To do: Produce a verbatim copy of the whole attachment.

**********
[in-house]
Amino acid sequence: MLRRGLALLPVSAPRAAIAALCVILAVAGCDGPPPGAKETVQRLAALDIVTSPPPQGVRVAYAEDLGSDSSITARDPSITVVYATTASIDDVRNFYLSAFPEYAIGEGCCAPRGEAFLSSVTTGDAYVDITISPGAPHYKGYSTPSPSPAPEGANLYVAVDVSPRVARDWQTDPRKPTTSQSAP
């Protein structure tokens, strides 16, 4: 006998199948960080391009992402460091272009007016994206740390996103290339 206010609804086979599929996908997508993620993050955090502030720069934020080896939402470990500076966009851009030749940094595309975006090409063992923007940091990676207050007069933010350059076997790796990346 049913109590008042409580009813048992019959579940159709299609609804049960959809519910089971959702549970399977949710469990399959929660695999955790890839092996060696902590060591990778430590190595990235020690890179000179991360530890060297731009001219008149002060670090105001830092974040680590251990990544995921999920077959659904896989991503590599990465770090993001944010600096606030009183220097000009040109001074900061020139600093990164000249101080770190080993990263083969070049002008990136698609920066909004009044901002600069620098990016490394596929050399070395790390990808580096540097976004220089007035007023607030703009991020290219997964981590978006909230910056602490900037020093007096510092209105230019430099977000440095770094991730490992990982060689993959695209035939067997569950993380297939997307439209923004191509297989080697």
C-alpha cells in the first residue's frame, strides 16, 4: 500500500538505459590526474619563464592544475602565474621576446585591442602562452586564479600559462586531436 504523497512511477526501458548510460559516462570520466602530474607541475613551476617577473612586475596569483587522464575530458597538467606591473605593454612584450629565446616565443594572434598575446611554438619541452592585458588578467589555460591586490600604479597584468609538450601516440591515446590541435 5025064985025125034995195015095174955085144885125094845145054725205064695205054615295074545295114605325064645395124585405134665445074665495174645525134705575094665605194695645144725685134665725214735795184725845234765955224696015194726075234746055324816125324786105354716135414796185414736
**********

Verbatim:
[in-house]
Amino acid sequence: MLRRGLALLPVSAPRAAIAALCVILAVAGCDGPPPGAKETVQRLAALDIVTSPPPQGVRVAYAEDLGSDSSITARDPSITVVYATTASIDDVRNFYLSAFPEYAIGEGCCAPRGEAFLSSVTTGDAYVDITISPGAPHYKGYSTPSPSPAPEGANLYVAVDVSPRVARDWQTDPRKPTTSQSAP
């Protein structure tokens, strides 16, 4: 006998199948960080391009992402460091272009007016994206740390996103290339 206010609804086979599929996908997508993620993050955090502030720069934020080896939402470990500076966009851009030749940094595309975006090409063992923007940091990676207050007069933010350059076997790796990346 049913109590008042409580009813048992019959579940159709299609609804049960959809519910089971959702549970399977949710469990399959929660695999955790890839092996060696902590060591990778430590190595990235020690890179000179991360530890060297731009001219008149002060670090105001830092974040680590251990990544995921999920077959659904896989991503590599990465770090993001944010600096606030009183220097000009040109001074900061020139600093990164000249101080770190080993990263083969070049002008990136698609920066909004009044901002600069620098990016490394596929050399070395790390990808580096540097976004220089007035007023607030703009991020290219997964981590978006909230910056602490900037020093007096510092209105230019430099977000440095770094991730490992990982060689993959695209035939067997569950993380297939997307439209923004191509297989080697």
C-alpha cells in the first residue's frame, strides 16, 4: 500500500538505459590526474619563464592544475602565474621576446585591442602562452586564479600559462586531436 504523497512511477526501458548510460559516462570520466602530474607541475613551476617577473612586475596569483587522464575530458597538467606591473605593454612584450629565446616565443594572434598575446611554438619541452592585458588578467589555460591586490600604479597584468609538450601516440591515446590541435 5025064985025125034995195015095174955085144885125094845145054725205064695205054615295074545295114605325064645395124585405134665445074665495174645525134705575094665605194695645144725685134665725214735795184725845234765955224696015194726075234746055324816125324786105354716135414796185414736